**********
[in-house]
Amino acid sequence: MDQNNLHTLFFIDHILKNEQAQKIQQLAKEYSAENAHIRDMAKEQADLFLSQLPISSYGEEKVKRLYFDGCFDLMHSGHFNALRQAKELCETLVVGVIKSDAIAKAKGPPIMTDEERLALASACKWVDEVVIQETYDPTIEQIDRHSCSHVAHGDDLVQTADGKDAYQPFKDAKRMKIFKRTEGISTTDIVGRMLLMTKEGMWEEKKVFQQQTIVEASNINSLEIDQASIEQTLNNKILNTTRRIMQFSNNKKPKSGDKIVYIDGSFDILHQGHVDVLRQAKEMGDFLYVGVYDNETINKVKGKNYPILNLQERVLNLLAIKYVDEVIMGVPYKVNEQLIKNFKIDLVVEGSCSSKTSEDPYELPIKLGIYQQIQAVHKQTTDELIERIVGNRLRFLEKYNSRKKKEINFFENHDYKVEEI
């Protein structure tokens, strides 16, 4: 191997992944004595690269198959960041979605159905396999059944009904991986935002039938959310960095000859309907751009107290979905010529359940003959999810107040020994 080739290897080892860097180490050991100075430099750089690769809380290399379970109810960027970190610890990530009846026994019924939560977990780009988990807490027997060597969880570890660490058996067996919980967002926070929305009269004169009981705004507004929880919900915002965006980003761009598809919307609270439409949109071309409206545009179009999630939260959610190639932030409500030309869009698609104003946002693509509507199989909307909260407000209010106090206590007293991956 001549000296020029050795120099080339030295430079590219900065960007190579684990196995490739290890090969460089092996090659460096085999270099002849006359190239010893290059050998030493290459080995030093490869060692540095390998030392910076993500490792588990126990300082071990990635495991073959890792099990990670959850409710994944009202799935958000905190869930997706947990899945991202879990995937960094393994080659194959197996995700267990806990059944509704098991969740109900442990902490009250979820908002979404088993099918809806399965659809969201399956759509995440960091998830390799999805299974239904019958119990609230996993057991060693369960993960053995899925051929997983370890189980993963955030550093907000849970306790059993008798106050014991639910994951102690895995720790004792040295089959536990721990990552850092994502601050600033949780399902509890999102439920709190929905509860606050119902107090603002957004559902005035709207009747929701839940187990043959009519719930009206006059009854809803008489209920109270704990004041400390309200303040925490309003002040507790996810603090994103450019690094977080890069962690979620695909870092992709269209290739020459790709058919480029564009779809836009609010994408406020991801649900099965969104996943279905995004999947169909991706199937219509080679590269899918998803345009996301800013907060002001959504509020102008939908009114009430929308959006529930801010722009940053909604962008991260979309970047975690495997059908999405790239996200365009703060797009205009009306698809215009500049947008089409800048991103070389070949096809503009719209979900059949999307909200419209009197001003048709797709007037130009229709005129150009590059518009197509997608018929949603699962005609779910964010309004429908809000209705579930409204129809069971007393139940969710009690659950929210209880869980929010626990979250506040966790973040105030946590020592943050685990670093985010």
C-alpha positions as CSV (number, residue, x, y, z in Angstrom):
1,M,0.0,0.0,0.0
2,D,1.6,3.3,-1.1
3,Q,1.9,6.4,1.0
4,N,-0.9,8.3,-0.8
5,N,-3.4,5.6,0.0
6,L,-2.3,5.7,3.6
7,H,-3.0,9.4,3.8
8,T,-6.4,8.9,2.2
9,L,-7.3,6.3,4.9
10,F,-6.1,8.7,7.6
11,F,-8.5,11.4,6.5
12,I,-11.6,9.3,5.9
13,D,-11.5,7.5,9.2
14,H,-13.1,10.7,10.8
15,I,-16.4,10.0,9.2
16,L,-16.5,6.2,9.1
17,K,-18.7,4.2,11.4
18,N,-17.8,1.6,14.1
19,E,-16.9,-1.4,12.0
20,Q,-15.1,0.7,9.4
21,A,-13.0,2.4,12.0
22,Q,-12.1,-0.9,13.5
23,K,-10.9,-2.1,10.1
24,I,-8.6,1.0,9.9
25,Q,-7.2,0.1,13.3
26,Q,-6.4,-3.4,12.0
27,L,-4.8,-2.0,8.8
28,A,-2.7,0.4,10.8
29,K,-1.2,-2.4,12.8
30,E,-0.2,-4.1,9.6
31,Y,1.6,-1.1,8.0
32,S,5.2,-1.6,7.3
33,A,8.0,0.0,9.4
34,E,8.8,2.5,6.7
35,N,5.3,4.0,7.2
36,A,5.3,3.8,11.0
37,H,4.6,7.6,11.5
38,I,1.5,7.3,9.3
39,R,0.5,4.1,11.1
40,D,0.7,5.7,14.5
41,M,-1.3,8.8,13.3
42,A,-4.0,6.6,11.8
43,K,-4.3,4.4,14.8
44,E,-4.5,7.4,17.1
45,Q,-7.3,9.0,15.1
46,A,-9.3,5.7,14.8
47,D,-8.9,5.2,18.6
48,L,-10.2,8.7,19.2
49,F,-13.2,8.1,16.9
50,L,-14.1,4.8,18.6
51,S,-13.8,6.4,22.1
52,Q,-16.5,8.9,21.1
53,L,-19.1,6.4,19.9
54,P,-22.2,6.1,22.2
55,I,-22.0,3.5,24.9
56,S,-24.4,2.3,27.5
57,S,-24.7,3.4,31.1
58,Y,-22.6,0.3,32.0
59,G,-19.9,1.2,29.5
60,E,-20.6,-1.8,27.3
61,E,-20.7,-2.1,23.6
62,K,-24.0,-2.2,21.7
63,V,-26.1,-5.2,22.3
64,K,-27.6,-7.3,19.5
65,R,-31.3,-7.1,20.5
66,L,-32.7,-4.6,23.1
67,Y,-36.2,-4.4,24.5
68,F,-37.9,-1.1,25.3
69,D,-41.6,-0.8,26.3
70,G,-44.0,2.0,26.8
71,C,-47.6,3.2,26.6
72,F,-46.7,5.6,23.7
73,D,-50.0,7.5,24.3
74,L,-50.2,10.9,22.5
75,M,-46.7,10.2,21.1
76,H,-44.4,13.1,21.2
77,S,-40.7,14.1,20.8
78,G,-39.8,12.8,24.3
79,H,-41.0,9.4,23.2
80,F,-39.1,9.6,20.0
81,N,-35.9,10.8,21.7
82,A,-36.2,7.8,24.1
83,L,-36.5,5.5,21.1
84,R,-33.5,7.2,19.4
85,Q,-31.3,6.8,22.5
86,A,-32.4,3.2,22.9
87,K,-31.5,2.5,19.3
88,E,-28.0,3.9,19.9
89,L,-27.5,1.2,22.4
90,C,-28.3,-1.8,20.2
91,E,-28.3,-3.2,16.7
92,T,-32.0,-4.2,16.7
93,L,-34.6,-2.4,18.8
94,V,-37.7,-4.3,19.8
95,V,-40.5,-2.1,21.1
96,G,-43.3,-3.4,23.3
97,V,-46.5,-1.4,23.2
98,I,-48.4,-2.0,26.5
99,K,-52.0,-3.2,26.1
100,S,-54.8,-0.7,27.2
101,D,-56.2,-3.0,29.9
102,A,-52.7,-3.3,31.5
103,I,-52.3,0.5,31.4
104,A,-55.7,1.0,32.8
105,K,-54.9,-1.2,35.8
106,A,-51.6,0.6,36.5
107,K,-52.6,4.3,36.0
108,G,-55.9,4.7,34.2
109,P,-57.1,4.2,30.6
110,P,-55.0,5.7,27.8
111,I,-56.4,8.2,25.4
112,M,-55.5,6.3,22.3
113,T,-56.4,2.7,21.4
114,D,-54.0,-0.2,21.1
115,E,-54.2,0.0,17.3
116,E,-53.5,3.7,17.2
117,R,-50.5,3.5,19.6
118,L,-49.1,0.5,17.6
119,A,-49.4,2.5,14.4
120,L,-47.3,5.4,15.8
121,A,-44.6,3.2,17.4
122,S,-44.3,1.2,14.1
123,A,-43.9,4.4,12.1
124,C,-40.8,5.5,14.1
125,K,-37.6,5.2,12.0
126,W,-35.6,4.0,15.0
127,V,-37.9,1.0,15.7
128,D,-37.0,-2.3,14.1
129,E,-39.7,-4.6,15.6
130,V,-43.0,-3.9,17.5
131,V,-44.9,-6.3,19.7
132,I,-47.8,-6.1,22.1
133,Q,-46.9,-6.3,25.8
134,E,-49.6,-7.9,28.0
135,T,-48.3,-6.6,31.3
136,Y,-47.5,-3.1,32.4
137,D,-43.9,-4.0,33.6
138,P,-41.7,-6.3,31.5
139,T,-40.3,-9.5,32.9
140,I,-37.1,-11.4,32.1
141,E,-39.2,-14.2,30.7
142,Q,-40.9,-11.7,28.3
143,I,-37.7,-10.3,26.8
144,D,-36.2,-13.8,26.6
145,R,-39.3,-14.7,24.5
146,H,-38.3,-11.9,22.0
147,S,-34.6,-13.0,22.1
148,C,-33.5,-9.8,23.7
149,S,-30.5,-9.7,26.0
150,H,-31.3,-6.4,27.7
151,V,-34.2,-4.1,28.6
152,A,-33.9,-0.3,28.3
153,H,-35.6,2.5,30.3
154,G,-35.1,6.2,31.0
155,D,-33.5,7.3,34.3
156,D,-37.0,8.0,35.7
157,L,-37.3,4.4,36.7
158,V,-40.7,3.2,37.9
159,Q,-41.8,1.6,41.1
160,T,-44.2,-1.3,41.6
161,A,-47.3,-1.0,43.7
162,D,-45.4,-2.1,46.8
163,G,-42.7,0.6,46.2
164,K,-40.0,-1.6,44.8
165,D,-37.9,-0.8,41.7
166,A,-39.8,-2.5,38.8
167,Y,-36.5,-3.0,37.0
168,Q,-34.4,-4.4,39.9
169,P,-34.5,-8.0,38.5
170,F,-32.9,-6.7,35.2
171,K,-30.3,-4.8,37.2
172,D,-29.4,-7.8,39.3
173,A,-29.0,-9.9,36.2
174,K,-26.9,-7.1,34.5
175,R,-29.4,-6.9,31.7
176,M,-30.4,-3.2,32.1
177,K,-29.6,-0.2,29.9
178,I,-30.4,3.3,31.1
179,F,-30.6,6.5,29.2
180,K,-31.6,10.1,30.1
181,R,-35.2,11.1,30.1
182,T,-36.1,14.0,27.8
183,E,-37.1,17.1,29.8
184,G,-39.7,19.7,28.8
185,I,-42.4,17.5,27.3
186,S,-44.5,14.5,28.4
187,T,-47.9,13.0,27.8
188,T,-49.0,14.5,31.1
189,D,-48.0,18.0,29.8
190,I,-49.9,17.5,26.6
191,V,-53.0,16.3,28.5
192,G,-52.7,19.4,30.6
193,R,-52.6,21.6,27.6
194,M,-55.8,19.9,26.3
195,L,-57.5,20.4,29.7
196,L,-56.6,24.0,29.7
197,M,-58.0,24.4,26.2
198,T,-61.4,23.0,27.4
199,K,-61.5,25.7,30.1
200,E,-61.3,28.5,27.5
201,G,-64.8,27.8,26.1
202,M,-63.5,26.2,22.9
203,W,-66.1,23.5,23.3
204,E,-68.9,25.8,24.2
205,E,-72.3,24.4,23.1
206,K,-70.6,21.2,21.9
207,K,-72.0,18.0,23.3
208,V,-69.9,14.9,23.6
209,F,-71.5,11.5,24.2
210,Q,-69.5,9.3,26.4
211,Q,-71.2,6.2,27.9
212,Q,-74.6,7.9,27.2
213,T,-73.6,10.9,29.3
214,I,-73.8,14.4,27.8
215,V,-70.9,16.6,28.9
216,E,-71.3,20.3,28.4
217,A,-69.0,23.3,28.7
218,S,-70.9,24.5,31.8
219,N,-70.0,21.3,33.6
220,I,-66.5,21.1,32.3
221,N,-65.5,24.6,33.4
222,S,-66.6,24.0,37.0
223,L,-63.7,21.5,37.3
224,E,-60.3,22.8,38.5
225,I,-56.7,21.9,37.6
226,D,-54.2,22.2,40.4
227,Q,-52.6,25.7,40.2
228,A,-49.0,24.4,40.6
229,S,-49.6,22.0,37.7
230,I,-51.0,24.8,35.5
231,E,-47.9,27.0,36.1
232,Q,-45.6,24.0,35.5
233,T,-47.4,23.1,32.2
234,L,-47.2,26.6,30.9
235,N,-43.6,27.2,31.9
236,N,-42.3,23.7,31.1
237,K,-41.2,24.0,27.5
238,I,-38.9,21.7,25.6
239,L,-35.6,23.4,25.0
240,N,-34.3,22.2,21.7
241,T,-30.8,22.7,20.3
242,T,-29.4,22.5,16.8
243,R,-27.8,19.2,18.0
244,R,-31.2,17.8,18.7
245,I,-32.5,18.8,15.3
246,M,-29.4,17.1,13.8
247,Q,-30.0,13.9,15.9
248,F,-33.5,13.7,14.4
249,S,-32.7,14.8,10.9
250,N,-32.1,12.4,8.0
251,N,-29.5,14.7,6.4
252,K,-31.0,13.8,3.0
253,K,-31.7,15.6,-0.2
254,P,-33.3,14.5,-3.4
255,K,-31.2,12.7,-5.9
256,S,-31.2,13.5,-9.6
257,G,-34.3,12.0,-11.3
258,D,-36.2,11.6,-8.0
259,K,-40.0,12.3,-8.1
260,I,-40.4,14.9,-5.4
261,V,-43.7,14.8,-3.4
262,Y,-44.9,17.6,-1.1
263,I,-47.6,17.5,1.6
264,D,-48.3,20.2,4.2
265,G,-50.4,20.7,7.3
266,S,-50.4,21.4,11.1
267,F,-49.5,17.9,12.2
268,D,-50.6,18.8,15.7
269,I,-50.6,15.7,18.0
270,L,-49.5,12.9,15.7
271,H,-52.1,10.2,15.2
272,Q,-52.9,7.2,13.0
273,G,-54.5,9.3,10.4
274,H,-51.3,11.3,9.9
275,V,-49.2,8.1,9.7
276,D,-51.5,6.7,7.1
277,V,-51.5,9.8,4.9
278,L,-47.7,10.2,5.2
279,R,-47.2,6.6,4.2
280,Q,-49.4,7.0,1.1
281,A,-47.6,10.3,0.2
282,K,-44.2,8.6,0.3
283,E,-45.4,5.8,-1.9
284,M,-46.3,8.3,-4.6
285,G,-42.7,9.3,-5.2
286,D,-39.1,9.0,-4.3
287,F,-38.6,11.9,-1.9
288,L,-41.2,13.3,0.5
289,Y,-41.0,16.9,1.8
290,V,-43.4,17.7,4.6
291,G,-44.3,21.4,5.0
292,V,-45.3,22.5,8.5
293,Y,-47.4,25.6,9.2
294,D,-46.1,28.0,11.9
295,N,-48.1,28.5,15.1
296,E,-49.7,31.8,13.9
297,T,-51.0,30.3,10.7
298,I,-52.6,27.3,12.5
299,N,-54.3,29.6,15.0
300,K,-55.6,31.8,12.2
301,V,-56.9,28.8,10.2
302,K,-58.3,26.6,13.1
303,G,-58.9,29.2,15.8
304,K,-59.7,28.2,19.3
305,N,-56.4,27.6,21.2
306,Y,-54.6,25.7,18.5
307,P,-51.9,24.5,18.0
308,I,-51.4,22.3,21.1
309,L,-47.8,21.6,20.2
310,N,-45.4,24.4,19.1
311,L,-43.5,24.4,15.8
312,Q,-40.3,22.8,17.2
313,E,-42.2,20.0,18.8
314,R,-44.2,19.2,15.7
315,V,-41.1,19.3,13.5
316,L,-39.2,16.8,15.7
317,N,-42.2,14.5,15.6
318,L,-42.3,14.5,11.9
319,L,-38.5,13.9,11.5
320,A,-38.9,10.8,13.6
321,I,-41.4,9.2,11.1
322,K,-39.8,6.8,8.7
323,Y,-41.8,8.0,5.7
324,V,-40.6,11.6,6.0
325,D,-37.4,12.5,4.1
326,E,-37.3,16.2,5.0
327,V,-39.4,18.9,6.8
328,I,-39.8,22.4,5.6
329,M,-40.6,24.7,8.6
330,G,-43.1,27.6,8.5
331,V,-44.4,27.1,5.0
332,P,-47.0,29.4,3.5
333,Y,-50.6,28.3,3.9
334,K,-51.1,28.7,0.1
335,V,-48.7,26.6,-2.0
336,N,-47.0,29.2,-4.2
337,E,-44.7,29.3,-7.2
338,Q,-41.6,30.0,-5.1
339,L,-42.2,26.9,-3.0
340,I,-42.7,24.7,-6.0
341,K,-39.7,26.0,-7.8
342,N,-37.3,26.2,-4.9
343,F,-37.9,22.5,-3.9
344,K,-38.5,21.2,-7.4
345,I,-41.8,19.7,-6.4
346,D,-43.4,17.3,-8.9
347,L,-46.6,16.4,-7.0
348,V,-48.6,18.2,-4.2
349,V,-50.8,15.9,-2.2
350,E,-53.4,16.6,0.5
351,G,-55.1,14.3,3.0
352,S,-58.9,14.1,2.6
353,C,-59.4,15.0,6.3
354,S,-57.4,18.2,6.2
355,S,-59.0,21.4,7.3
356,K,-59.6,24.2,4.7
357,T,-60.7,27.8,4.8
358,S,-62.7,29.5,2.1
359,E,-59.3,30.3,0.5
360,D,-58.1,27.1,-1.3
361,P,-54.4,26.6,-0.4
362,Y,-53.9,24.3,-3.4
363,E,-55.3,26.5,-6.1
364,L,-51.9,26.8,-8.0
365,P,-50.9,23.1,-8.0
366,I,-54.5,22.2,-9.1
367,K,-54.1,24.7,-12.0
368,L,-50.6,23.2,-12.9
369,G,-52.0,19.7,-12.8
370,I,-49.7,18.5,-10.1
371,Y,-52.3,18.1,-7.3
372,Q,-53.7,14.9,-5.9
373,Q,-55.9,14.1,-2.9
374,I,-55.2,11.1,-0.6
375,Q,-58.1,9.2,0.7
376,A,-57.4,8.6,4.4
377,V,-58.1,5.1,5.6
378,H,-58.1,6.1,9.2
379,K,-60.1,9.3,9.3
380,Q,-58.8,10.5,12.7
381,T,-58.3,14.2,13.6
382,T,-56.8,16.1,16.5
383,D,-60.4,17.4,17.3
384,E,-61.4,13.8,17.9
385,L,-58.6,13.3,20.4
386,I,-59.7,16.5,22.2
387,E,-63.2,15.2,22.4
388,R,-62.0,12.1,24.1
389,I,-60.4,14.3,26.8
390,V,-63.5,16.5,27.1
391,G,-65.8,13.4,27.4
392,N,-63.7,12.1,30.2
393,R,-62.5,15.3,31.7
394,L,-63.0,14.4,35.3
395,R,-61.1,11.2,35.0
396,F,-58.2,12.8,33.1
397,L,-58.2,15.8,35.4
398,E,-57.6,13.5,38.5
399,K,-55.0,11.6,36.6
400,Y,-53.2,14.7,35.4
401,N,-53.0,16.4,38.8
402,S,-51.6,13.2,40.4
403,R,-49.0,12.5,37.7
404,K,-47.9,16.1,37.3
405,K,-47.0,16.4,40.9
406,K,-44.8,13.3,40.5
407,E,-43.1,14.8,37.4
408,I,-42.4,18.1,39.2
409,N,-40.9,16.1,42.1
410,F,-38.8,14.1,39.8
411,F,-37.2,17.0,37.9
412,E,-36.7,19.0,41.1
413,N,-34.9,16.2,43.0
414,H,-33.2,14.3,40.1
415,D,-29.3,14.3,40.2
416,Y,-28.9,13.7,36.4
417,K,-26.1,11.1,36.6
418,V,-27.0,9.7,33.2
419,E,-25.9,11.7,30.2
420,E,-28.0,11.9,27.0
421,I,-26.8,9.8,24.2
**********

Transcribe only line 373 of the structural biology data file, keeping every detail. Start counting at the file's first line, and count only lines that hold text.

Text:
369,G,-52.0,19.7,-12.8